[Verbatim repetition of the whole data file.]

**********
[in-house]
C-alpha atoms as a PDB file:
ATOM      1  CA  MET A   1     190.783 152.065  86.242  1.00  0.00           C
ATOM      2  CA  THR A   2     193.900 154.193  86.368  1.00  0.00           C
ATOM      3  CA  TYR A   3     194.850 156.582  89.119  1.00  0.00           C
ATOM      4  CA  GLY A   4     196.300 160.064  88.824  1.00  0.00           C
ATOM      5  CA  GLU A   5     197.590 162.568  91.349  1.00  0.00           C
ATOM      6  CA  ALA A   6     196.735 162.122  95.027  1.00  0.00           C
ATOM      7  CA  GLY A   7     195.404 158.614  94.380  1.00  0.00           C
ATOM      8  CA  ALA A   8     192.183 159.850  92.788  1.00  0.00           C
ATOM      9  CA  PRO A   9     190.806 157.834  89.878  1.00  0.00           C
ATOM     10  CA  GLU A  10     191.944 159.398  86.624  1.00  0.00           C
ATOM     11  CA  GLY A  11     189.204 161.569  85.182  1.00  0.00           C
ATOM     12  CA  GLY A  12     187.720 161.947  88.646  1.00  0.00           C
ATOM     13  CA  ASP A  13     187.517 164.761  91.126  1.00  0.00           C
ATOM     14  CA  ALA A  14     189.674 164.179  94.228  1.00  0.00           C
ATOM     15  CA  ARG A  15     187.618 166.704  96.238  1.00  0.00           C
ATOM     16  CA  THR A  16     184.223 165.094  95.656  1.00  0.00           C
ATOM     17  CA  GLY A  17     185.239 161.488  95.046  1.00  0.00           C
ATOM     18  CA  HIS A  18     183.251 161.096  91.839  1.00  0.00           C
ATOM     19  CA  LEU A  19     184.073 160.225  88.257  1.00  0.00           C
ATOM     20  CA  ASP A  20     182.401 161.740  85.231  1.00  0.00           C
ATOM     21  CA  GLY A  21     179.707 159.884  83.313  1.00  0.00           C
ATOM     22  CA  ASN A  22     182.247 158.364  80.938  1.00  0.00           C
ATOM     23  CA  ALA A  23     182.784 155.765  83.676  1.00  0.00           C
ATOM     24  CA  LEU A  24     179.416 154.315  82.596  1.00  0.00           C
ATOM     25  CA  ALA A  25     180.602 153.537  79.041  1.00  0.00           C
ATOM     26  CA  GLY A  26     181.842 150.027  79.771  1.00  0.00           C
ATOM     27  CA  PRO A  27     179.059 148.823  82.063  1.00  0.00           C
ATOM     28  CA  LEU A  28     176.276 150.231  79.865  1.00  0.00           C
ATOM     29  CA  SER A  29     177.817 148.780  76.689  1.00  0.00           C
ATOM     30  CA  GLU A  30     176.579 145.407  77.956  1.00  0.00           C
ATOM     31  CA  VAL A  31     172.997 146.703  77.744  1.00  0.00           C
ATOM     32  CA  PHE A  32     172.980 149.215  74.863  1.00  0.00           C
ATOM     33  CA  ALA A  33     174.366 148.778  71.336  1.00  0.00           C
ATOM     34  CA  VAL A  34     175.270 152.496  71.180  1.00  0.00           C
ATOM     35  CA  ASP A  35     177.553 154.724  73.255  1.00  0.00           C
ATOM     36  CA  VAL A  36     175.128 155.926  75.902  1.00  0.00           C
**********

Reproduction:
[in-house]
C-alpha atoms as a PDB file:
ATOM      1  CA  MET A   1     190.783 152.065  86.242  1.00  0.00           C
ATOM      2  CA  THR A   2     193.900 154.193  86.368  1.00  0.00           C
ATOM      3  CA  TYR A   3     194.850 156.582  89.119  1.00  0.00           C
ATOM      4  CA  GLY A   4     196.300 160.064  88.824  1.00  0.00           C
ATOM      5  CA  GLU A   5     197.590 162.568  91.349  1.00  0.00           C
ATOM      6  CA  ALA A   6     196.735 162.122  95.027  1.00  0.00           C
ATOM      7  CA  GLY A   7     195.404 158.614  94.380  1.00  0.00           C
ATOM      8  CA  ALA A   8     192.183 159.850  92.788  1.00  0.00           C
ATOM      9  CA  PRO A   9     190.806 157.834  89.878  1.00  0.00           C
ATOM     10  CA  GLU A  10     191.944 159.398  86.624  1.00  0.00           C
ATOM     11  CA  GLY A  11     189.204 161.569  85.182  1.00  0.00           C
ATOM     12  CA  GLY A  12     187.720 161.947  88.646  1.00  0.00           C
ATOM     13  CA  ASP A  13     187.517 164.761  91.126  1.00  0.00           C
ATOM     14  CA  ALA A  14     189.674 164.179  94.228  1.00  0.00           C
ATOM     15  CA  ARG A  15     187.618 166.704  96.238  1.00  0.00           C
ATOM     16  CA  THR A  16     184.223 165.094  95.656  1.00  0.00           C
ATOM     17  CA  GLY A  17     185.239 161.488  95.046  1.00  0.00           C
ATOM     18  CA  HIS A  18     183.251 161.096  91.839  1.00  0.00           C
ATOM     19  CA  LEU A  19     184.073 160.225  88.257  1.00  0.00           C
ATOM     20  CA  ASP A  20     182.401 161.740  85.231  1.00  0.00           C
ATOM     21  CA  GLY A  21     179.707 159.884  83.313  1.00  0.00           C
ATOM     22  CA  ASN A  22     182.247 158.364  80.938  1.00  0.00           C
ATOM     23  CA  ALA A  23     182.784 155.765  83.676  1.00  0.00           C
ATOM     24  CA  LEU A  24     179.416 154.315  82.596  1.00  0.00           C
ATOM     25  CA  ALA A  25     180.602 153.537  79.041  1.00  0.00           C
ATOM     26  CA  GLY A  26     181.842 150.027  79.771  1.00  0.00           C
ATOM     27  CA  PRO A  27     179.059 148.823  82.063  1.00  0.00           C
ATOM     28  CA  LEU A  28     176.276 150.231  79.865  1.00  0.00           C
ATOM     29  CA  SER A  29     177.817 148.780  76.689  1.00  0.00           C
ATOM     30  CA  GLU A  30     176.579 145.407  77.956  1.00  0.00           C
ATOM     31  CA  VAL A  31     172.997 146.703  77.744  1.00  0.00           C
ATOM     32  CA  PHE A  32     172.980 149.215  74.863  1.00  0.00           C
ATOM     33  CA  ALA A  33     174.366 148.778  71.336  1.00  0.00           C
ATOM     34  CA  VAL A  34     175.270 152.496  71.180  1.00  0.00           C
ATOM     35  CA  ASP A  35     177.553 154.724  73.255  1.00  0.00           C
ATOM     36  CA  VAL A  36     175.128 155.926  75.902  1.00  0.00           C